Having an outlet in your house that doesn't seem to work properly can be annoying and unsafe. There are a few common issues that can cause outlets to malfunction, most of which are relatively easy for a homeowner to troubleshoot and repair. With some basic tools and safety precautions, I can tackle that one problematic outlet and get it working properly again.
Testing The Outlet To Diagnose The Problem
Before attempting to fix the outlet, I need to do some testing to properly diagnose the root cause of the issue. Here are a few things I will test:
Plugging In a Lamp or Device
I will start by simply plugging a lamp or other device into the outlet to see if it powers on. If the outlet is completely dead, the issue could be:
- A tripped breaker or blown fuse shutting off power to the outlet
- Faulty wiring connections to the outlet
- A damaged outlet
If the device turns on, but appears to get power intermittently or sparks, that indicates:
- Loose wire connections to the outlet
- Faulty wires running to the outlet
Testing With a Voltage Tester
Using a voltage tester is a safer way to check if the outlet is receiving power without needing to plug in a device. I will turn off the relevant breaker, verify the power is off with the tester, and then turn the breaker back on to see if the tester shows 120 volts at the outlet.
Checking For Faulty Wiring
I can remove the outlet cover plate and visually inspect the wiring connections. Loose, damaged, burnt wires point to a wiring issue causing the problem. I will look for:
- Loose wire connections
- Frayed or exposed wires
- Burn marks on the wires or outlet
With the power off, I can gently tug on the wires to see if there is any looseness indicating a faulty connection to the outlet.
Fixing Loose Wire Connections
If I determine the outlet is getting power but the wires are connected loosely, fixing the connections should resolve the issue. Here are the steps I will follow:
Turn Off Power at the Breaker
I will locate the corresponding circuit breaker and turn it to the "Off" position to cut power to the outlet. I will verify power is off using a voltage tester.
Remove the Outlet
After the power is confirmed off, I will unscrew and gently remove the outlet from the electrical box. I may need to disconnect any grounding wires as well.
Inspect and Clean Connections
I will inspect the ends of the wires for corrosion and buildup and clean them thoroughly with a wire brush. Clean wire ends will allow for optimal electrical connections.
Re-Attach Wires Securably
I will securely re-attach each wire to the matching terminal on the outlet using a screwdriver. The black hot wire goes to the brass outlet terminal, the white neutral wire to silver, and ground wire to green.
With all wires tightly fastened, I can re-install the outlet into the electrical box and screw it in securely. I will replace the cover plate.
Restore Power and Test
After restoring power at the breaker, I will plug in a device and test that the outlet is now operating normally.
Replacing a Faulty Outlet
If the outlet itself is damaged or non-functional, I will need to replace it completely. Here is the process:
Turn Off Electrical Power
Just like with loose connections, I will start by turning off power to the outlet at the breaker and verifying it is off with a voltage tester for safety.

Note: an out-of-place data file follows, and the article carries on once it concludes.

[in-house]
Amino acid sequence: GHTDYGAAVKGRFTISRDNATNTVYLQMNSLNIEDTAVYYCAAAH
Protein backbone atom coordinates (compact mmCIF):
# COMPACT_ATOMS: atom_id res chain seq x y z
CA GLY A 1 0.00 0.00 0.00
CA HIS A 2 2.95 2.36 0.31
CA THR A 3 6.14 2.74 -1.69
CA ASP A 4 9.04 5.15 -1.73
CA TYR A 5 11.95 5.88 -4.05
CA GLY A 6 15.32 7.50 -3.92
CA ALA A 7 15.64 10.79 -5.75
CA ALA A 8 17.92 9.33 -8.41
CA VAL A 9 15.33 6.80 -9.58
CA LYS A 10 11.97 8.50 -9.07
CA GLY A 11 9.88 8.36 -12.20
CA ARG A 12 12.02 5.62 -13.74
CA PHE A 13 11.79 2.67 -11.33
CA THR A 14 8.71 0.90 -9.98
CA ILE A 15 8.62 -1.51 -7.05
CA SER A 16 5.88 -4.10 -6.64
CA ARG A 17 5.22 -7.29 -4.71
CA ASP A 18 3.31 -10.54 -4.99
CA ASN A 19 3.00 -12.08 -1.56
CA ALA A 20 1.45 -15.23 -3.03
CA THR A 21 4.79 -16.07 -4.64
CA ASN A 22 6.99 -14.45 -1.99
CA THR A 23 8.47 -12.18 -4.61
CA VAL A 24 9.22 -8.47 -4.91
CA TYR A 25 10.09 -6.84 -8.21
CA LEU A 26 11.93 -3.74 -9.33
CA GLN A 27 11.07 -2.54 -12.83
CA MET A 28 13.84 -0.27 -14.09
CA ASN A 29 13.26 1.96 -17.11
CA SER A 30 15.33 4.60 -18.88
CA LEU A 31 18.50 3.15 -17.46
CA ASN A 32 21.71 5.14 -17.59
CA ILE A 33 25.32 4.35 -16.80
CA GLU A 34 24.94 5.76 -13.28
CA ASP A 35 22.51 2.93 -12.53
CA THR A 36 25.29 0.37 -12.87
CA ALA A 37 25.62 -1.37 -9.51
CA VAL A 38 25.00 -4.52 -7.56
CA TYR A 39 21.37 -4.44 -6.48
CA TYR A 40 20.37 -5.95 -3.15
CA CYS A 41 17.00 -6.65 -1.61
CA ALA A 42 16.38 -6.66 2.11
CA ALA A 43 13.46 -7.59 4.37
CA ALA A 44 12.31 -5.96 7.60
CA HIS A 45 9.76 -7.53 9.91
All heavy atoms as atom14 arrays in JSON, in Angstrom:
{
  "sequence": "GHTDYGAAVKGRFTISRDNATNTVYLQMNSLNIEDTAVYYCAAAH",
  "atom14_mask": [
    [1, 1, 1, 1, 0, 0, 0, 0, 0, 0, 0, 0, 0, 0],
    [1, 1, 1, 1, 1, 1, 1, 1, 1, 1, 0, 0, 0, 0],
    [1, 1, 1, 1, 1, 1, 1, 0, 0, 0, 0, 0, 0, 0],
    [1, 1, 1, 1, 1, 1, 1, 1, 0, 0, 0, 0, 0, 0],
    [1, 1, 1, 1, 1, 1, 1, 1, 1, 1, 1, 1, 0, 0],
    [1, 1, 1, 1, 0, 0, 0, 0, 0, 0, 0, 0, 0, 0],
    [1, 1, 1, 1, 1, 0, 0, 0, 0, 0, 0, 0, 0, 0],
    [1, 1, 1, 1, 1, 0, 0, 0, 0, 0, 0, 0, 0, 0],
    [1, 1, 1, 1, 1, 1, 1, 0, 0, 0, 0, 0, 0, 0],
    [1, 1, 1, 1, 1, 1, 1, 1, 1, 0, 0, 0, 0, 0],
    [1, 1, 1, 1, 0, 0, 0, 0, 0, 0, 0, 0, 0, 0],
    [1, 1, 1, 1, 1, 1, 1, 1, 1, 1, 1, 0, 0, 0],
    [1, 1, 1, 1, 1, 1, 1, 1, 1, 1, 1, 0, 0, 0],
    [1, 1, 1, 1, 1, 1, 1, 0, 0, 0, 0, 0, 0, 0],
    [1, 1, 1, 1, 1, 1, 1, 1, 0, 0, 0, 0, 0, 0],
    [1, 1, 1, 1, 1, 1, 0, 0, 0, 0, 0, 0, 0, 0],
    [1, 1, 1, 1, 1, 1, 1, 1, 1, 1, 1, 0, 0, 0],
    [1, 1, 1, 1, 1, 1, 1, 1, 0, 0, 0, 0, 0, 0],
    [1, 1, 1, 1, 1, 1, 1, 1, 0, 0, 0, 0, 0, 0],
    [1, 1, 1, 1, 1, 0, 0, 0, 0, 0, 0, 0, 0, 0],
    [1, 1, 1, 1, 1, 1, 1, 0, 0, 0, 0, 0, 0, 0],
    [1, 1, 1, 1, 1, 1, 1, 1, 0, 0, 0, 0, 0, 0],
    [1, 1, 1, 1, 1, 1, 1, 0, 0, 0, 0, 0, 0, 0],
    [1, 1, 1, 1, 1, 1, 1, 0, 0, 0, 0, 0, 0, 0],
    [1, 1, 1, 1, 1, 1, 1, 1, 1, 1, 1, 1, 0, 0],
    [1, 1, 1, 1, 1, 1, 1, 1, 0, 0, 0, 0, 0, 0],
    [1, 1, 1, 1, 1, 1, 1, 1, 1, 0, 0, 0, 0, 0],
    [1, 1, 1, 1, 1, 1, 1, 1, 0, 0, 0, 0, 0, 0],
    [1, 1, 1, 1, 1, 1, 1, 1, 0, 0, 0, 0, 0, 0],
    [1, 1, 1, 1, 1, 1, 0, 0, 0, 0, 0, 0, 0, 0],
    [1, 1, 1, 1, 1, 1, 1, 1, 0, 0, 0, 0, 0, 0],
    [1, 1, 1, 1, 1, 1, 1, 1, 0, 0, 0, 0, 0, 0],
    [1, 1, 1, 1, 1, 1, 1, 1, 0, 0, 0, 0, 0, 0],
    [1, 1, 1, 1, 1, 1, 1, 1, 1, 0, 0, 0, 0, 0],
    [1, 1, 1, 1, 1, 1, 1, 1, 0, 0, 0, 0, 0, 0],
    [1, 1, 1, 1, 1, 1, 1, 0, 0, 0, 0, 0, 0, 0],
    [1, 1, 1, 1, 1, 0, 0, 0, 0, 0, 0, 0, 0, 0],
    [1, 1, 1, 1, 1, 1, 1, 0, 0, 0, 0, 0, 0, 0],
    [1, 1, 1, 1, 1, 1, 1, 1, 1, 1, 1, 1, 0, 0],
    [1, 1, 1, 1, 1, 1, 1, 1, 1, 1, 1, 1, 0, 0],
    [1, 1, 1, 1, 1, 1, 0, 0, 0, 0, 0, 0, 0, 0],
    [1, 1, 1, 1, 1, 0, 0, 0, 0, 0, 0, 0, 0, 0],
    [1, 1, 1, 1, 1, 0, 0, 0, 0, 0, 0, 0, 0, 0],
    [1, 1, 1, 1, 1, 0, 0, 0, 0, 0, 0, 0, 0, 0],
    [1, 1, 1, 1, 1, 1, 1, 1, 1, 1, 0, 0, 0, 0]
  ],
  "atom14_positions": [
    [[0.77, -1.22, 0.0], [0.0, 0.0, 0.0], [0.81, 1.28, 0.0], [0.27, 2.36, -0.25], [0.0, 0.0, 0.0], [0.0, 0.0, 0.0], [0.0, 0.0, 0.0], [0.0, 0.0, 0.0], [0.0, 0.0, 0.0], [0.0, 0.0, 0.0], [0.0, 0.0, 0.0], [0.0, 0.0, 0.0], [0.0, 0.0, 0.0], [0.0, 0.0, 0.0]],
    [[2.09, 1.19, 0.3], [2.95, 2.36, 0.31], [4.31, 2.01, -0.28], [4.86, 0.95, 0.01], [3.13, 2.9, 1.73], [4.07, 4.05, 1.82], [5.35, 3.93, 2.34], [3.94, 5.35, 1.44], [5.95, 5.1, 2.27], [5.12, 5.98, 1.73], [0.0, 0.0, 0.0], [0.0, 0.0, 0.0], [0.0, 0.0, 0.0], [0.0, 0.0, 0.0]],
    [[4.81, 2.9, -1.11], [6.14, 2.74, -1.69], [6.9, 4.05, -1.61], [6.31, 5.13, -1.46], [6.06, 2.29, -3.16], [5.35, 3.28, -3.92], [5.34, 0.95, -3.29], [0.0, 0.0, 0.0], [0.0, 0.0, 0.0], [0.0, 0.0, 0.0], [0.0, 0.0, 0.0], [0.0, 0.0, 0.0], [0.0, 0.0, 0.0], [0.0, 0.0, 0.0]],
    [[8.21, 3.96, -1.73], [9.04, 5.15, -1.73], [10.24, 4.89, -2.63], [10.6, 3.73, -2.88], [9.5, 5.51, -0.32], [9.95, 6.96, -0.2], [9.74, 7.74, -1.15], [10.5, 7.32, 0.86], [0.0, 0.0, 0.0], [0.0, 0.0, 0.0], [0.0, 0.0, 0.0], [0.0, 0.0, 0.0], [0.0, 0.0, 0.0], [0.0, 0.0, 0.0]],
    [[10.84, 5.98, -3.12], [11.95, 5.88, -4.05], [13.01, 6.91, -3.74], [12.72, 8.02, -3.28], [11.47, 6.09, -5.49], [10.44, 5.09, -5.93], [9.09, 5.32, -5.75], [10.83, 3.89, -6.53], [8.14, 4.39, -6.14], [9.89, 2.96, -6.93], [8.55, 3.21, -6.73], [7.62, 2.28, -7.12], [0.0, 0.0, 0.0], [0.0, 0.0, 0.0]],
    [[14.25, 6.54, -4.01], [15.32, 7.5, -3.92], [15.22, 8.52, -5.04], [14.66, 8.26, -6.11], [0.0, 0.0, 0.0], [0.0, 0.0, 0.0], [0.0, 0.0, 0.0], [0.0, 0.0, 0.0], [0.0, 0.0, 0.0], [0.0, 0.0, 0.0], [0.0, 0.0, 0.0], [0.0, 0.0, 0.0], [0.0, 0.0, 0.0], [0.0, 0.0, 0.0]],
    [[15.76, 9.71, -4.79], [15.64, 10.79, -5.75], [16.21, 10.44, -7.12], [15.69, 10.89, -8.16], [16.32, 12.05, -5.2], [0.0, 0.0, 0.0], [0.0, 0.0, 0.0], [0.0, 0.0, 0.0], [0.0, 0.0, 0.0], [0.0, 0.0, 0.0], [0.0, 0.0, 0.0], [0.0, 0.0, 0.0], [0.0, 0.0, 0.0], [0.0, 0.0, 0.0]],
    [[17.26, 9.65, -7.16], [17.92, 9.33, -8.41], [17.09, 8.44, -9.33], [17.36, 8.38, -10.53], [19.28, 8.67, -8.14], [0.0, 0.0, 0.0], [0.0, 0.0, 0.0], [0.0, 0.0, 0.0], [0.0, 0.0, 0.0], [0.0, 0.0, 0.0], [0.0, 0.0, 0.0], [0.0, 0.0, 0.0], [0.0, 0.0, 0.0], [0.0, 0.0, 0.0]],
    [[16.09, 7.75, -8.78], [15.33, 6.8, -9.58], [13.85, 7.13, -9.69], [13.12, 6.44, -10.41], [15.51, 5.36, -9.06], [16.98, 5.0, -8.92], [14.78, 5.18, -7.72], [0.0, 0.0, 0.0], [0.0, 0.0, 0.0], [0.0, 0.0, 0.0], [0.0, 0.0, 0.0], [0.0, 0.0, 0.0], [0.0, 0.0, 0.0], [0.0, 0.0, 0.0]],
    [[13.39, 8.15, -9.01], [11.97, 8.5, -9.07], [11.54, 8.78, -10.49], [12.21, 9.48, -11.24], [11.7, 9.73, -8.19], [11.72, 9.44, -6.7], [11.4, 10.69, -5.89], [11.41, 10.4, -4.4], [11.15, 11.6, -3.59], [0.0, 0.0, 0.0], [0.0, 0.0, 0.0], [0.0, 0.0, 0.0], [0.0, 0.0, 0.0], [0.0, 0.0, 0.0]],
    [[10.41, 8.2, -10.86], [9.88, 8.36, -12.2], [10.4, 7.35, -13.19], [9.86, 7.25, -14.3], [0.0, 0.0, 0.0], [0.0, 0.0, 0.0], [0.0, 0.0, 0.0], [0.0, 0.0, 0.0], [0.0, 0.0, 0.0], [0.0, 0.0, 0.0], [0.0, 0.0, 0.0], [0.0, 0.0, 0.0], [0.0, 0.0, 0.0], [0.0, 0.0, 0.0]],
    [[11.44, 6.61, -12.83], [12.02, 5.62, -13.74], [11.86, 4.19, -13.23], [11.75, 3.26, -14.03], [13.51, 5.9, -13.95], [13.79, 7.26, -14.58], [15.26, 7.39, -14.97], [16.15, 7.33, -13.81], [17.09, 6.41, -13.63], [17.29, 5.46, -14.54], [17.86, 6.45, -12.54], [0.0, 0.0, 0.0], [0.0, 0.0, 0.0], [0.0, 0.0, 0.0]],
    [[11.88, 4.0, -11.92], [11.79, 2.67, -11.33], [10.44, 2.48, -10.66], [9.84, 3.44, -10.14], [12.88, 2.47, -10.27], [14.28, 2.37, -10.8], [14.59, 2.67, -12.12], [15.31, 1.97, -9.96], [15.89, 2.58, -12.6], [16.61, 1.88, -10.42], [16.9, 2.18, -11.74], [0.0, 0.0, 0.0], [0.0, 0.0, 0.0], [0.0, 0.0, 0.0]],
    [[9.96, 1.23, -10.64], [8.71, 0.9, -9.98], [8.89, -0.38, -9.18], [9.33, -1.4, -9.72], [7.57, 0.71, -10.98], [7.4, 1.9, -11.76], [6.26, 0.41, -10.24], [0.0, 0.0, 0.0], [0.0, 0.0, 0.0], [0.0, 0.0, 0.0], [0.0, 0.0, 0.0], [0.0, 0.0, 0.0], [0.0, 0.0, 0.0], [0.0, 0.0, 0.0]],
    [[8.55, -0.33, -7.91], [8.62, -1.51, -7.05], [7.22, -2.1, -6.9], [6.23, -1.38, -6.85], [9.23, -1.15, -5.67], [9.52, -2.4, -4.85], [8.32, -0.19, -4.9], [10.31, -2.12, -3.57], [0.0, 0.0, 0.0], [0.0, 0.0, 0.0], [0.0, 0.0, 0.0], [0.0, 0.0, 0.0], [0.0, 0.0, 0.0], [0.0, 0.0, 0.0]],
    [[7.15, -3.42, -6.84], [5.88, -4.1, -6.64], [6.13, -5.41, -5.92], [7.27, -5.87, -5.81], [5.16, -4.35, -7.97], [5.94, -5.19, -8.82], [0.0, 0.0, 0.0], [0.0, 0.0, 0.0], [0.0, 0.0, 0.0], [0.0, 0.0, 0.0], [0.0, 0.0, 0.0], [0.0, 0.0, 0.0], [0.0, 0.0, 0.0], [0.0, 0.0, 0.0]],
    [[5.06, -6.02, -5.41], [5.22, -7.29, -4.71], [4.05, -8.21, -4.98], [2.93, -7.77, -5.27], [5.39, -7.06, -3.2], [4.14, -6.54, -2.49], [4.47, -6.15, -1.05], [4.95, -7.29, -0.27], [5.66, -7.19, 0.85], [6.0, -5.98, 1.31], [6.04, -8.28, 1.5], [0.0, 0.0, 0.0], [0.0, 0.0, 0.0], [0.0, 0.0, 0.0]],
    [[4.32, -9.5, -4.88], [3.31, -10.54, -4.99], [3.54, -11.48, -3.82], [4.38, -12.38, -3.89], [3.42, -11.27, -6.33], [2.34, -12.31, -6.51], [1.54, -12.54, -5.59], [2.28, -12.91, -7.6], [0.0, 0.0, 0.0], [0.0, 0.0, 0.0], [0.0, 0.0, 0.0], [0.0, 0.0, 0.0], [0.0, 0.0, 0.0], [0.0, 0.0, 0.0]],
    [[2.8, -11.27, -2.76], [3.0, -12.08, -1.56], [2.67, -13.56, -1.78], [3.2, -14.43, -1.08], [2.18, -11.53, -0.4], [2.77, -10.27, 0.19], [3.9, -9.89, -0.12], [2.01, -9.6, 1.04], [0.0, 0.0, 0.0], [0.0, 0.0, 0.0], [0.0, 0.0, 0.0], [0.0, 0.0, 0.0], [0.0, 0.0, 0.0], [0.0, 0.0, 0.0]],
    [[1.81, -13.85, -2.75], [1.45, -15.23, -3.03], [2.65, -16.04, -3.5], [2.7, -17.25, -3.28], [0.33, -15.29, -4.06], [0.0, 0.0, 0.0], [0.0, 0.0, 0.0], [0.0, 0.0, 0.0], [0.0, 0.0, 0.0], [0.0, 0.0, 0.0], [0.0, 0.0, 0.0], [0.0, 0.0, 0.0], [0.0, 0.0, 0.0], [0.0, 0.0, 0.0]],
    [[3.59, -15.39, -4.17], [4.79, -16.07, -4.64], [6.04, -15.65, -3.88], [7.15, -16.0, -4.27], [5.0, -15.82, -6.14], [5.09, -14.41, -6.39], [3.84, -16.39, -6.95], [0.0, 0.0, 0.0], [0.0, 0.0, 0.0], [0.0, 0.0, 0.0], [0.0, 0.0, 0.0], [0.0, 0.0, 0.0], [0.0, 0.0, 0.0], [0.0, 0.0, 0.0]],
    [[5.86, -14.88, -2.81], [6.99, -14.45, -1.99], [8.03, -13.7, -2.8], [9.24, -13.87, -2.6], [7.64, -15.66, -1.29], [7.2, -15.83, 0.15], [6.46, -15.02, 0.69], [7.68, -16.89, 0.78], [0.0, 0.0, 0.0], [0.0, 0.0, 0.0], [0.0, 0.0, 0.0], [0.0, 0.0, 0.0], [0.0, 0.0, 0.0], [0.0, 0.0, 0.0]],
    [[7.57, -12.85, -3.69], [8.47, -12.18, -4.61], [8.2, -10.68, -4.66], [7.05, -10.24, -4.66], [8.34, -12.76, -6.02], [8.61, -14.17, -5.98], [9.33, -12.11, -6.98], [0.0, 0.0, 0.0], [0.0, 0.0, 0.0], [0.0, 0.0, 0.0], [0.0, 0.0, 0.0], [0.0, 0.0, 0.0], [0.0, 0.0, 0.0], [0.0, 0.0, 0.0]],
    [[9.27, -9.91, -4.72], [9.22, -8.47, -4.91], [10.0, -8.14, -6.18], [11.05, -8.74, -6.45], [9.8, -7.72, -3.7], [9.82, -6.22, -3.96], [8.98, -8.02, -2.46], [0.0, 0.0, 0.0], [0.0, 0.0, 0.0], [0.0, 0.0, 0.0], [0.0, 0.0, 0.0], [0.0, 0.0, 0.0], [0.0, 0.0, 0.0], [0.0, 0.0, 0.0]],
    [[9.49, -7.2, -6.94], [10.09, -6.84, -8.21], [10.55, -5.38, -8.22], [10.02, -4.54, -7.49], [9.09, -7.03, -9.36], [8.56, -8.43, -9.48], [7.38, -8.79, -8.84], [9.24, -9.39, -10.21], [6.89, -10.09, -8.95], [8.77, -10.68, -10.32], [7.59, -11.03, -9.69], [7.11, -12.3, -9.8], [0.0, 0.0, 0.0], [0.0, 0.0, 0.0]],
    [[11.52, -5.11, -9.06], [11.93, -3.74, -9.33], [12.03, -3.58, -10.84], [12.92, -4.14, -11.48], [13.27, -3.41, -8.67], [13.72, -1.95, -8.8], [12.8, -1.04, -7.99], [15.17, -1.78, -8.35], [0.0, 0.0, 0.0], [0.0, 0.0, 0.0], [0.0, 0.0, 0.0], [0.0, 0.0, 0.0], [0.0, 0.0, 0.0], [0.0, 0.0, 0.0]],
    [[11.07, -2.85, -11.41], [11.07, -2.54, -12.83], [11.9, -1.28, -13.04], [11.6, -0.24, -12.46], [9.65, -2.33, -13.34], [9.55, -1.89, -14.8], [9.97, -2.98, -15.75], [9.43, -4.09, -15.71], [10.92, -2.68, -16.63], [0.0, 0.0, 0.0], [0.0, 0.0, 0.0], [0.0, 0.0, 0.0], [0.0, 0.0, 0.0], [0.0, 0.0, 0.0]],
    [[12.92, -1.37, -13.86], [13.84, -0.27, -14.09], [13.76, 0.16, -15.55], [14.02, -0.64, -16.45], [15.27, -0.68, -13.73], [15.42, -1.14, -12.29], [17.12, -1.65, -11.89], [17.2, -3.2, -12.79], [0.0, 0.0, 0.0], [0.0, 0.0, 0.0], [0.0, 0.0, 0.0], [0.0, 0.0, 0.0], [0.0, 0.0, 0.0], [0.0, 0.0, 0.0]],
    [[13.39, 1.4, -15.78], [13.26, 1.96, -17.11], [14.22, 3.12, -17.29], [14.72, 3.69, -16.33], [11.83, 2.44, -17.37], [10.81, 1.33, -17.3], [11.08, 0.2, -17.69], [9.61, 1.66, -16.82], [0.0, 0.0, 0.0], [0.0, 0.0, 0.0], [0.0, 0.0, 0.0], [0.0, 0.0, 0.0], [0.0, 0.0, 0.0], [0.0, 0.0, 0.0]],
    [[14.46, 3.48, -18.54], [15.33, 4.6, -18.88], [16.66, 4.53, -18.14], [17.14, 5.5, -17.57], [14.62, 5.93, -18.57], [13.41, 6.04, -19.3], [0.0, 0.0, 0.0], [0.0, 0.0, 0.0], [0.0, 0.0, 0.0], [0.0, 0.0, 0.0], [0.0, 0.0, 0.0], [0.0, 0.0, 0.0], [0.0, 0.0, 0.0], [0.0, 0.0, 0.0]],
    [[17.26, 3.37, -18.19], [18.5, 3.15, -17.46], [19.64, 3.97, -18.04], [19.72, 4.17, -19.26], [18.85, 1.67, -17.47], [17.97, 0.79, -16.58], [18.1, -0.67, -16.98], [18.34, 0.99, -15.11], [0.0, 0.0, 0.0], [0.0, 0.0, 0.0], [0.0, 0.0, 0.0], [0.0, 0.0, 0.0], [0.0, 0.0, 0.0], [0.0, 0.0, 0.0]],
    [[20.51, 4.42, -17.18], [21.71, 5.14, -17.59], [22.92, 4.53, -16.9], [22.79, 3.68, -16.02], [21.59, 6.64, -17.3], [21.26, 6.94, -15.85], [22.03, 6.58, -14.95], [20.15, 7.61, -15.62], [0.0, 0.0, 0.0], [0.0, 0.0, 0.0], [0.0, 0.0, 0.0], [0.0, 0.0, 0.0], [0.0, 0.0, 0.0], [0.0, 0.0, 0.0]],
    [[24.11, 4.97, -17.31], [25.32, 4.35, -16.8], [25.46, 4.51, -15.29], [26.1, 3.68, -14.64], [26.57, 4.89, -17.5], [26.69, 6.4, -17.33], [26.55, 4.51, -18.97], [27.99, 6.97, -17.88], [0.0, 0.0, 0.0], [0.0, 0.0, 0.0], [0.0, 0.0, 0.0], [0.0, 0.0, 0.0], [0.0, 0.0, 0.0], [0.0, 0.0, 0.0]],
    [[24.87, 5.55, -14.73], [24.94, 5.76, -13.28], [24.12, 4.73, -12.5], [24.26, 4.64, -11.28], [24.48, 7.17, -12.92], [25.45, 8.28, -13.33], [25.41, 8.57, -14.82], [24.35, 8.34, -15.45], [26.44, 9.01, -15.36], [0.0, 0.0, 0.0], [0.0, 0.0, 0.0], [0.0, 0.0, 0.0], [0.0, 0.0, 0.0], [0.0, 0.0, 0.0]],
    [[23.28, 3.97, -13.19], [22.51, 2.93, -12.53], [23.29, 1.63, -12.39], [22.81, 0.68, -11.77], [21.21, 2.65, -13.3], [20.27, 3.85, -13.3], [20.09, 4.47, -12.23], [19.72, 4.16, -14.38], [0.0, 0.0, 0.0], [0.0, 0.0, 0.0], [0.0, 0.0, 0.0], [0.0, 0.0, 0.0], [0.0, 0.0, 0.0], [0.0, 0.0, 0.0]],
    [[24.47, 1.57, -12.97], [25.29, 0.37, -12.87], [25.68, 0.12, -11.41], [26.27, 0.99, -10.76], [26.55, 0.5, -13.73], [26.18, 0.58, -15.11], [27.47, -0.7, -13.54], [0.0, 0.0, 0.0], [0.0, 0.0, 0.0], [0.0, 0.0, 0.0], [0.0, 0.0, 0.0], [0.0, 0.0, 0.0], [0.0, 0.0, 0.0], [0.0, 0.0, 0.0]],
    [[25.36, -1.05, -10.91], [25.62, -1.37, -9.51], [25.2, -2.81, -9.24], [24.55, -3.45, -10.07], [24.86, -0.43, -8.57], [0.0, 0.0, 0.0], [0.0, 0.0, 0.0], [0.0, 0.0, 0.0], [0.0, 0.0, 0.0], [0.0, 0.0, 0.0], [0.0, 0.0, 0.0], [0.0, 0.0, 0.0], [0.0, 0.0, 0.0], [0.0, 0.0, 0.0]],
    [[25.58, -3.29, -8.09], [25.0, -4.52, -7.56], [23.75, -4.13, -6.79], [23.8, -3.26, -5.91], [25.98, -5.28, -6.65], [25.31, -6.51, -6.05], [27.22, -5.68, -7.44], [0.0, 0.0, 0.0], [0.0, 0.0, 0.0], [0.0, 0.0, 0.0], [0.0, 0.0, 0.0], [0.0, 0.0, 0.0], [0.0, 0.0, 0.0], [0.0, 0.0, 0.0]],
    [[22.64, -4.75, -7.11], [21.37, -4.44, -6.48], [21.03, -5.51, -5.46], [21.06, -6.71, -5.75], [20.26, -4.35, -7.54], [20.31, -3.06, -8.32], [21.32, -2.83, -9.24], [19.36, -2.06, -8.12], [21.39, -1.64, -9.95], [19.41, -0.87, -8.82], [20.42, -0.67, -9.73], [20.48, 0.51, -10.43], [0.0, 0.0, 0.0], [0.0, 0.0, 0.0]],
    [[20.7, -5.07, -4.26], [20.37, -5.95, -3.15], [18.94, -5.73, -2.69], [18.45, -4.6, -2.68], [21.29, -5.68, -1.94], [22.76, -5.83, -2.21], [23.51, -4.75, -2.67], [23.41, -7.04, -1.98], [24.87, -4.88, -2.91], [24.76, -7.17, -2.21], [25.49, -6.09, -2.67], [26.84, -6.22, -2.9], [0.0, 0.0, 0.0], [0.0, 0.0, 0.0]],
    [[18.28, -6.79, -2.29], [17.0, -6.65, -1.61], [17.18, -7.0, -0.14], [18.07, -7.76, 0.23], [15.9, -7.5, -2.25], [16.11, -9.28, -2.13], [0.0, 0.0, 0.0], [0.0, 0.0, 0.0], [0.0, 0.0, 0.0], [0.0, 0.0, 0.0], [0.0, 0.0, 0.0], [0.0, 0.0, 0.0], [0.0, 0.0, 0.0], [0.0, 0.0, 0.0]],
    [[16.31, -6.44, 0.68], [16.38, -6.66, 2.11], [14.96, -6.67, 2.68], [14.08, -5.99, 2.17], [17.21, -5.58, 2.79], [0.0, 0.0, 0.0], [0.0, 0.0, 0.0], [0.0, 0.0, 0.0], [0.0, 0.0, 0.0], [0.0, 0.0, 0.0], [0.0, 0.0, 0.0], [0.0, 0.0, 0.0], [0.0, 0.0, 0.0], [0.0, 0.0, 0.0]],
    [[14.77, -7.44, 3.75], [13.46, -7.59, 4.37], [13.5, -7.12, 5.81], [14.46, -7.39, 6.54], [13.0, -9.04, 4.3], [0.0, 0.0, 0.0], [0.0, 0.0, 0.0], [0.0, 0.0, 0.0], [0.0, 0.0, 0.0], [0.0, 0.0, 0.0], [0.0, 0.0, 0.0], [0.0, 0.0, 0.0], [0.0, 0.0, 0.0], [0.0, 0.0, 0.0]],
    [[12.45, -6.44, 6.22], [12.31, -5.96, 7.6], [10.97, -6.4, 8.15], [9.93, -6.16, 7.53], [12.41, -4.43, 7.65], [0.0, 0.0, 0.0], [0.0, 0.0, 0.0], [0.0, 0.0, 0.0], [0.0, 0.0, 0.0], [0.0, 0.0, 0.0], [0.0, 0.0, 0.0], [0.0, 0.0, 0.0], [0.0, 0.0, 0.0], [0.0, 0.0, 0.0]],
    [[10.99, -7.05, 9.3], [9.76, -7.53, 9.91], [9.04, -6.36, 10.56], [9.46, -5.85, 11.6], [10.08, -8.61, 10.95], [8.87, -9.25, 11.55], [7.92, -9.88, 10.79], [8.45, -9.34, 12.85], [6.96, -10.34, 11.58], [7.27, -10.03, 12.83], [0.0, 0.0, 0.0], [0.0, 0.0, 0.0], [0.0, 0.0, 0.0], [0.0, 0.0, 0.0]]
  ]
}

Remove Old Outlet
I will unscrew the outlet from inside the electrical box and disconnect all the wires, taking note of where each one was attached. I can then fully remove the faulty outlet.
Install New Outlet
I will insert the new outlet into the box and screw it in securely. One at a time, I will attach the wires to the matching terminals - hot to brass, neutral to silver, ground to green.
I will tug on each wire to ensure they are all firmly fastened to the outlet with no looseness. This ensures a safe, lasting connection.
Replace Cover Plate
Once the new outlet is wired up, I can screw on the cover plate, being sure no wires are pinched.
I will turn the breaker back on and plug in a device to verify the outlet is now working properly.
Troubleshooting Ground Faults
If the outlet keeps tripping the GFCI breaker, there is likely a ground fault issue. Here is how I will investigate and fix ground faults:
Reset the GFCI Breaker
When a GFCI breaker trips, I will begin by resetting it to see if the outlet now works properly. If it trips again, there is still an underlying ground fault.
Check for Grounding Issues
I will unplug all devices from the outlet and carefully inspect behind the plate for any loose, damaged, or missing ground wires. Properly attached ground wires are essential for safe operation.
Test with a Ground Fault Detector
Using a ground fault detector plugged into the outlet, I can determine if there is a faulty device or grounding issue downstream causing the problem. I will test outlets in sequence to isolate the ground fault.
Replace Damaged Cords and Devices
If a certain device trips the outlet when plugged in, the problem is likely with that equipment. I will replace any damaged power cords or faulty devices causing ground faults.
Upgrade to GFCI Outlet
For outlets lacking ground wires, installing a GFCI outlet will help prevent ground faults. I can hire an electrician if I am uncomfortable doing this myself.
With persistence and by carefully testing and troubleshooting, I can get that one problematic outlet working safely again. Paying attention to the issue now prevents potentially bigger problems down the road.